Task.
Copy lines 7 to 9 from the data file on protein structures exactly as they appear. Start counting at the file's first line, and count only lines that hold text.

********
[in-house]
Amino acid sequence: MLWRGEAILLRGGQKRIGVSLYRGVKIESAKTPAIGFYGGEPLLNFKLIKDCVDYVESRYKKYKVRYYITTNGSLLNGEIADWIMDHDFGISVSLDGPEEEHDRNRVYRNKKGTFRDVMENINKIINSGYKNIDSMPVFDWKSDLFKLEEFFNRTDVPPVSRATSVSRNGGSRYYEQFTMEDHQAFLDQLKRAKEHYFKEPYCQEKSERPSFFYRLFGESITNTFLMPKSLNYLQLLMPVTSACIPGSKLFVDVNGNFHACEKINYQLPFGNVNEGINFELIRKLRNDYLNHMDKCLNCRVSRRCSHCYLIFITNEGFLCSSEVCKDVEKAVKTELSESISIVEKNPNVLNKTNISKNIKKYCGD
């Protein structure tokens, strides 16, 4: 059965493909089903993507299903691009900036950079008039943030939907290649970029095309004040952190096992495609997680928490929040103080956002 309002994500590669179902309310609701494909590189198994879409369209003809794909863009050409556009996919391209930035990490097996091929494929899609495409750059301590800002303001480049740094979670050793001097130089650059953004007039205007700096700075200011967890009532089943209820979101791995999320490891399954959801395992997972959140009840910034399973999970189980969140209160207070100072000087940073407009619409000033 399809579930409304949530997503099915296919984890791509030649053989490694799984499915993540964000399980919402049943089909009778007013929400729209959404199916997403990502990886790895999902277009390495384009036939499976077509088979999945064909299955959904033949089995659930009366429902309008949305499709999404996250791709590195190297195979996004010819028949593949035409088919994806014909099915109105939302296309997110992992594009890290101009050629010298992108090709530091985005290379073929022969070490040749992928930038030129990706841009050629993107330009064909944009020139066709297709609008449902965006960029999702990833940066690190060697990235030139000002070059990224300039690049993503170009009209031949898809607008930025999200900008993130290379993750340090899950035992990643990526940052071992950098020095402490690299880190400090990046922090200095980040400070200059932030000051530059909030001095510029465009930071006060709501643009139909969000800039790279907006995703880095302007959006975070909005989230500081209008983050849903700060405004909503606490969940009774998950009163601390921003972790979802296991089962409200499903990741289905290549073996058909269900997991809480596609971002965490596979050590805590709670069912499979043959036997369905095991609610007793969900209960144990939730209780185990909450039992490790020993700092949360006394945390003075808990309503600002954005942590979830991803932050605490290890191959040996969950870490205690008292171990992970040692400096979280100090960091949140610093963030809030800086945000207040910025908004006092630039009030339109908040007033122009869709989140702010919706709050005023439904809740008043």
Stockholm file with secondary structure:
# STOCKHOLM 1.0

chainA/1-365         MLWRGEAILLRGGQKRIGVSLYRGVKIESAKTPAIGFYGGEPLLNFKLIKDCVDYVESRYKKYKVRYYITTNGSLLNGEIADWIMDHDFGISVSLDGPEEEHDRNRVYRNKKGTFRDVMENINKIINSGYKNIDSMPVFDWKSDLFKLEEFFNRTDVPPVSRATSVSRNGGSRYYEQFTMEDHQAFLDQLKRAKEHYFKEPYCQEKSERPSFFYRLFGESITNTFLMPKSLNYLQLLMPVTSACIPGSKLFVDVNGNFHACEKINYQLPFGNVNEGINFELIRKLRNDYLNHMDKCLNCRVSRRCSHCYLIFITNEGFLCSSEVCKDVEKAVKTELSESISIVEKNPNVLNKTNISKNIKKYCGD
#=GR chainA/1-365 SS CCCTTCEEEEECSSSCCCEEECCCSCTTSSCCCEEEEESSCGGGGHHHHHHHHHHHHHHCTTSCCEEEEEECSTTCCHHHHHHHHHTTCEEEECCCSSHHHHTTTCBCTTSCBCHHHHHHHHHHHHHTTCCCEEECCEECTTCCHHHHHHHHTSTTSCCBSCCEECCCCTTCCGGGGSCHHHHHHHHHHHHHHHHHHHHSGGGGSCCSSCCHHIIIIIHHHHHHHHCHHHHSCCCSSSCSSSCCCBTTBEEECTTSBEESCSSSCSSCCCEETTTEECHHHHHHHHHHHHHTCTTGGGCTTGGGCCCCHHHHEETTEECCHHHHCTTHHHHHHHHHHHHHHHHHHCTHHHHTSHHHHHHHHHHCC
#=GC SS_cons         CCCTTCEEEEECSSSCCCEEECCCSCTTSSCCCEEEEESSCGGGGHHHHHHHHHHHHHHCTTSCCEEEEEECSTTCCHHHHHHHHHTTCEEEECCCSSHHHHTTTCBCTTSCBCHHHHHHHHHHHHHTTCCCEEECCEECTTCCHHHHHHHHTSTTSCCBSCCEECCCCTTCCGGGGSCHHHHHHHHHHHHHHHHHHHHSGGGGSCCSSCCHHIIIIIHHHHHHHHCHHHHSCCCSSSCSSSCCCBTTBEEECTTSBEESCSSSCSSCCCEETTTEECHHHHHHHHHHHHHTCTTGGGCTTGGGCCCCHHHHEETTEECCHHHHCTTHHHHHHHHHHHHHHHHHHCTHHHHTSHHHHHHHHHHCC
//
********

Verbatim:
#=GR chainA/1-365 SS CCCTTCEEEEECSSSCCCEEECCCSCTTSSCCCEEEEESSCGGGGHHHHHHHHHHHHHHCTTSCCEEEEEECSTTCCHHHHHHHHHTTCEEEECCCSSHHHHTTTCBCTTSCBCHHHHHHHHHHHHHTTCCCEEECCEECTTCCHHHHHHHHTSTTSCCBSCCEECCCCTTCCGGGGSCHHHHHHHHHHHHHHHHHHHHSGGGGSCCSSCCHHIIIIIHHHHHHHHCHHHHSCCCSSSCSSSCCCBTTBEEECTTSBEESCSSSCSSCCCEETTTEECHHHHHHHHHHHHHTCTTGGGCTTGGGCCCCHHHHEETTEECCHHHHCTTHHHHHHHHHHHHHHHHHHCTHHHHTSHHHHHHHHHHCC
#=GC SS_cons         CCCTTCEEEEECSSSCCCEEECCCSCTTSSCCCEEEEESSCGGGGHHHHHHHHHHHHHHCTTSCCEEEEEECSTTCCHHHHHHHHHTTCEEEECCCSSHHHHTTTCBCTTSCBCHHHHHHHHHHHHHTTCCCEEECCEECTTCCHHHHHHHHTSTTSCCBSCCEECCCCTTCCGGGGSCHHHHHHHHHHHHHHHHHHHHSGGGGSCCSSCCHHIIIIIHHHHHHHHCHHHHSCCCSSSCSSSCCCBTTBEEECTTSBEESCSSSCSSCCCEETTTEECHHHHHHHHHHHHHTCTTGGGCTTGGGCCCCHHHHEETTEECCHHHHCTTHHHHHHHHHHHHHHHHHHCTHHHHTSHHHHHHHHHHCC
//